Architecture Styles and Their Defining Characteristics

Have you ever looked at a building and wondered what style is it? Is it Romanesque or Bauhaus? There are a lot of characteristics which define different architecture styles. Let’s take a look at 10 styles and their uniqueness. These short descriptions will help.

Victorian Style

Main features: bay or sash windows, steep Mansard roofs, the whole house is wrapped with porches. It might look like a dollhouse, asymmetrical shape and usually with windows that go through 2 or 3 stories. Where to see: Old wooden houses, particularly in Australia and around the United Kingdom.

Islamic Style

Geometric designs on all the buildings. Main focus is on enclosed spaces, interior is more important than exterior, part of the walls are perforated screens and sunlight creates beautiful patterns and shadows because of them. Where to sightsee: as the name suggests, the style is intertwined with the religion; another noteworthy prominent building is Hui Mosque in northwest China.

Romanesque style

Main features: Shapes are mostly rounded, with arches and rows of headed arches. Floral and foliage elements made of stone, moldings decorate the interior and exterior. Around the doors molding looks like twisted rope. A perfect specimen would be the beautiful Porto Cathedral in Portugal.

Baroque style

Pediments look broken at their apex, sometimes you can see ornaments in the center. Columns are always paired. Convex and concave walls are a must! Overall, a very lavish style. Should you want to see it, visit Palace of Versailles for everything gold and luxurious, as many prominent palaces were in this style.

Tudor style

Main features: Roof made of straw, rushes, sedge. Windows have diamond shaped glass panels which have lead castings. Chimneys built from bricks or stones. Elaborate doorways look amazing bringing the whole building together. Where to sightsee: Shakespeare’s sweetheart Anne’s Hathaway’s cottage in Warwickshire, England.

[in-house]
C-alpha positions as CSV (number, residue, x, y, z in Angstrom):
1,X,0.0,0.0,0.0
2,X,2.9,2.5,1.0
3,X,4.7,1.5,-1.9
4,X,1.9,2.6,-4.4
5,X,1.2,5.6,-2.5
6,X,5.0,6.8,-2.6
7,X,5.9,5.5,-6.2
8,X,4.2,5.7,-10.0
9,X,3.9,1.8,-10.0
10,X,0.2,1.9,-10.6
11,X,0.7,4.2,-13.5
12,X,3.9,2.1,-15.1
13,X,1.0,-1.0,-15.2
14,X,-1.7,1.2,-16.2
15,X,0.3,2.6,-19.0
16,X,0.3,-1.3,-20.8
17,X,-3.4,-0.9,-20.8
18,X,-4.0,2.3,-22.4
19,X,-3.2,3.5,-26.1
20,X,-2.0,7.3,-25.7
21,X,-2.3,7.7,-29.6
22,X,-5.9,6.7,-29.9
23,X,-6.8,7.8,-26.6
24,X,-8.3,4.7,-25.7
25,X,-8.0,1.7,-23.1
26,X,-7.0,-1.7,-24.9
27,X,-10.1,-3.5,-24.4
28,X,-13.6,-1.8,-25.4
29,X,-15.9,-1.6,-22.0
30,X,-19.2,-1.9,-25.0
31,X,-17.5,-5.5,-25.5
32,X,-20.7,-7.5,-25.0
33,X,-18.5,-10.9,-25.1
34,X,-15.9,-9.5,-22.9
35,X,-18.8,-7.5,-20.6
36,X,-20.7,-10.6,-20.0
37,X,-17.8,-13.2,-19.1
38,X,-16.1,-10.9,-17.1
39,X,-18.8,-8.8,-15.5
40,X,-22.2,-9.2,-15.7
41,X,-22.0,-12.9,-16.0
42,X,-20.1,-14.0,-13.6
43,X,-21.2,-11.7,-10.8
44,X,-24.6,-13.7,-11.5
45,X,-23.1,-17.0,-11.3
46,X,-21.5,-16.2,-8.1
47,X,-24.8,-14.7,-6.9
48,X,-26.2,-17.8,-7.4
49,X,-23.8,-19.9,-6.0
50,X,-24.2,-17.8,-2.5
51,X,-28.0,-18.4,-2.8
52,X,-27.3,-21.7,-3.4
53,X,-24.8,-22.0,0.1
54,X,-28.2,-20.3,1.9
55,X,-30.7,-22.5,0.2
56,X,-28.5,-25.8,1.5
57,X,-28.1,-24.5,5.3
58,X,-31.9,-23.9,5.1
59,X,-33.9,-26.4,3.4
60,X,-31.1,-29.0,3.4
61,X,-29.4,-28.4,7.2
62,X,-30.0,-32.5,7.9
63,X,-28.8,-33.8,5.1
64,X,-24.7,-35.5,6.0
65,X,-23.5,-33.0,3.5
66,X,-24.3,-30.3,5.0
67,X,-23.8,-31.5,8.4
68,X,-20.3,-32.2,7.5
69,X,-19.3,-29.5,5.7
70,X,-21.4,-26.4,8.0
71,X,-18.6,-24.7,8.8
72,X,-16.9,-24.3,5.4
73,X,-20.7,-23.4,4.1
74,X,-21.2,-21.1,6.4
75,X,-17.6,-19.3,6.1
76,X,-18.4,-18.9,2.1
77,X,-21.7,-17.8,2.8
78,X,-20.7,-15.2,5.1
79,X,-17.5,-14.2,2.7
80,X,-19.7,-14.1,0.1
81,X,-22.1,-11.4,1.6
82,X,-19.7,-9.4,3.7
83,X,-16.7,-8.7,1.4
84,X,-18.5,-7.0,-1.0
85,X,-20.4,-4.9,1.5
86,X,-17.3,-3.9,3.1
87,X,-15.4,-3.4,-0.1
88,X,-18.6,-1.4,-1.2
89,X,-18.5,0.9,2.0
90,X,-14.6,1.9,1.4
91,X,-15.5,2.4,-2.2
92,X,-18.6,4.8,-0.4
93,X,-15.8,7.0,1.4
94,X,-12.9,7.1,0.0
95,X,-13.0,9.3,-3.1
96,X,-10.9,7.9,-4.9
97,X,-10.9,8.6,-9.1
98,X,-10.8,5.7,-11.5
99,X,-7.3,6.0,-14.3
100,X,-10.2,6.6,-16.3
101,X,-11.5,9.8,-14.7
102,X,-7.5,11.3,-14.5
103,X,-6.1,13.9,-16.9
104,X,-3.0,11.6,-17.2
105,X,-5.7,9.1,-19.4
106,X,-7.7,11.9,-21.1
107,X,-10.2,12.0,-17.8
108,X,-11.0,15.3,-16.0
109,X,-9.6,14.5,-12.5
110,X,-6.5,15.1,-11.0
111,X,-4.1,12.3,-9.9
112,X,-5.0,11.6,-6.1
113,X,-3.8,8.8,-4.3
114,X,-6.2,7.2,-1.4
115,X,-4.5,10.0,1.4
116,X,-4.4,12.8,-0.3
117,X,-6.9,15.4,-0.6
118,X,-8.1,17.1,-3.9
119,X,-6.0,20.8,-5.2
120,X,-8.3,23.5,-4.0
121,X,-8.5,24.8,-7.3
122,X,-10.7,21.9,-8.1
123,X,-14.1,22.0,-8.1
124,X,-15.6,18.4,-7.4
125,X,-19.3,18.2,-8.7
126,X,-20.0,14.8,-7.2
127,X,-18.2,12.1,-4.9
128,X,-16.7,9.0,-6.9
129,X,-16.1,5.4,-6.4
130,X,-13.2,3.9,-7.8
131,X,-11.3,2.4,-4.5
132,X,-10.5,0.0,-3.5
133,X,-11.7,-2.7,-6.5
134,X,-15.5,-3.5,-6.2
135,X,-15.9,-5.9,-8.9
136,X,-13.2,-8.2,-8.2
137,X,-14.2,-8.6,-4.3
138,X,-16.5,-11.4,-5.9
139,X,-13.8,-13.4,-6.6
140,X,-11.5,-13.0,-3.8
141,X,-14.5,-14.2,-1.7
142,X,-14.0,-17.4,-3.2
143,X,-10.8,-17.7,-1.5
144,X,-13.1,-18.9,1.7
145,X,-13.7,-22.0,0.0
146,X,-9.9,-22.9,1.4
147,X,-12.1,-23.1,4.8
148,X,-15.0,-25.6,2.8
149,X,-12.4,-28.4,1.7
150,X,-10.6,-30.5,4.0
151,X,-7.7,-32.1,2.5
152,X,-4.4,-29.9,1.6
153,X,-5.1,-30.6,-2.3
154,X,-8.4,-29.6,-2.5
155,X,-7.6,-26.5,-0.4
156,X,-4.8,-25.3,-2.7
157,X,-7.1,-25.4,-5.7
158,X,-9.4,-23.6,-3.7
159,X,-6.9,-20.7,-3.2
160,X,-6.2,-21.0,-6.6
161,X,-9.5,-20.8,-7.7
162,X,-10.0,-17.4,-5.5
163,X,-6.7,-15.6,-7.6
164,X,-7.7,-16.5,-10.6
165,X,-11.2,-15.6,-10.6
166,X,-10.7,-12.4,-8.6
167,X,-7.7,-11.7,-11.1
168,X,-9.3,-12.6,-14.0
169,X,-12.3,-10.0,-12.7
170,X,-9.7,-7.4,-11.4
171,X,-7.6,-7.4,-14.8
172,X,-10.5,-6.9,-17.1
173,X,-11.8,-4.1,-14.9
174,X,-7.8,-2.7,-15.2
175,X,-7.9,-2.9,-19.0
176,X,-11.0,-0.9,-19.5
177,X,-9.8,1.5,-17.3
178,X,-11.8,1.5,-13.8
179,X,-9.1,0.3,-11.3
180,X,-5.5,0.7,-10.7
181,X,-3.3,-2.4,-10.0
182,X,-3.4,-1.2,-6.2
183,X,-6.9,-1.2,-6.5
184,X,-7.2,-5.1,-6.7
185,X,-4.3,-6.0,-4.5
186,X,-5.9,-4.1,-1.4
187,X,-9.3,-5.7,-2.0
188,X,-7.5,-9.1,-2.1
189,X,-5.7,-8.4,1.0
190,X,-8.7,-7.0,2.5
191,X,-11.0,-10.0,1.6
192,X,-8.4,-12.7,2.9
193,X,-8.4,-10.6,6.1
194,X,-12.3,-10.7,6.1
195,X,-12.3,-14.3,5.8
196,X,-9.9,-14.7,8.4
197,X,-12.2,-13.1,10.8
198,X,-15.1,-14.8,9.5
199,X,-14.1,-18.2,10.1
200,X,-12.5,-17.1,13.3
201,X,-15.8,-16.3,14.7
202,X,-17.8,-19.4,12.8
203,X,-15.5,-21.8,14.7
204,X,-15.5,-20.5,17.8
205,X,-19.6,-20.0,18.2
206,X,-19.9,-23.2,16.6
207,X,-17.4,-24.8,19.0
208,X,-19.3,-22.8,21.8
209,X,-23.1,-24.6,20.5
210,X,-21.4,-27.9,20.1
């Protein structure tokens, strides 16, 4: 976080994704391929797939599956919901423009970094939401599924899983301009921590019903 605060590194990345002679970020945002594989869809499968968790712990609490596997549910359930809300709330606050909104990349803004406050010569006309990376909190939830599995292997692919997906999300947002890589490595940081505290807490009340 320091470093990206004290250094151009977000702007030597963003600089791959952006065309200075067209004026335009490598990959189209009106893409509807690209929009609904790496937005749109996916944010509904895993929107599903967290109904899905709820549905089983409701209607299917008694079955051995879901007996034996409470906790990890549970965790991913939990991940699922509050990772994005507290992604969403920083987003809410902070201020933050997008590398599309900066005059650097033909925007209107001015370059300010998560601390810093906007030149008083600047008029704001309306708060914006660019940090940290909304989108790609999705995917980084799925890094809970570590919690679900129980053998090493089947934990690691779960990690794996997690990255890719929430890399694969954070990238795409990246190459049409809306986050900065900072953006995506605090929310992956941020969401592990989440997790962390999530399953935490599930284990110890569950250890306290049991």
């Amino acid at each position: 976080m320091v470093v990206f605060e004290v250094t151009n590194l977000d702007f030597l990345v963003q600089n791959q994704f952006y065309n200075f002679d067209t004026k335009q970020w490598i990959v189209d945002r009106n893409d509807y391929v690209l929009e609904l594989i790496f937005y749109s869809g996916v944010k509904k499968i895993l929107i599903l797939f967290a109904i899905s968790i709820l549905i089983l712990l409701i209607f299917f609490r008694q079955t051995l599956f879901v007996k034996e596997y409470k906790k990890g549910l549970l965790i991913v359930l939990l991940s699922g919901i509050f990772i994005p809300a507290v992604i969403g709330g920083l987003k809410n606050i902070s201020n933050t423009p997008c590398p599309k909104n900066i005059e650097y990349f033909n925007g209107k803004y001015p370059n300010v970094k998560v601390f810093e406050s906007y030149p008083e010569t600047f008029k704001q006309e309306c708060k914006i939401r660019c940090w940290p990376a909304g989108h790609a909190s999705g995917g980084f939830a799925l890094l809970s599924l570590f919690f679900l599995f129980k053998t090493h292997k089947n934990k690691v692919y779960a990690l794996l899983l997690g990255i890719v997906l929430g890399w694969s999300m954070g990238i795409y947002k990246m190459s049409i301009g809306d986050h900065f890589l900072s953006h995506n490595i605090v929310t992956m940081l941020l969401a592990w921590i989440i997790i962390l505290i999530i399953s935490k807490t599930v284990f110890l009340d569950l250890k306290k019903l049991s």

Bauhaus

Main features: the whole building looks like a cubicle built from steel and glass. Gives a cold industrial vibe.  Just primary colors like red, blue, yellow. Floor plans are open, roof is flat. Where to sightsee: In the Dessau city, Germany.

Neo- Classical

In this style, walls are blank, too many columns. Buildings are huge, no colors, all lines are clean and straight. Surfaces are flat, tables, panels, no regular bas- reliefs, they were also made flatter. What to see: In Malahide, Ireland you can find a Casino Marino.

Renaissance

Features: Classical square buildings with arches and domes, other parts of the ceilings are flat. Columns are roman type, courtyards are enclosed. This style began and flourished in Italy, as the country provides heaps of building in this fashion. St Peter’s Basilica in Rome is the most famous example with all the details that you can imagine about this style.

Gothic

All the arches are pointed. Buildings are massive, very high and detailed with small décor elements that are all different.  Ceilings are vaulted. Inside very airy and light. Basically, sharp, slick and pointy – the main basis for the style.

Notre Dame in Paris can be considered as the cliché example, as it is put in every textbook, and for a good reason!

Modernist

No décor of any kind. Wind and open spaces. Modern materials like concrete are used. Sun and shade are utilized to create warmth and comfort because the building by itself might look and feel cold. Often this style lacks grace… and the great examples are rare to find. Mostly, modernism can be found in many of the newer buildings.

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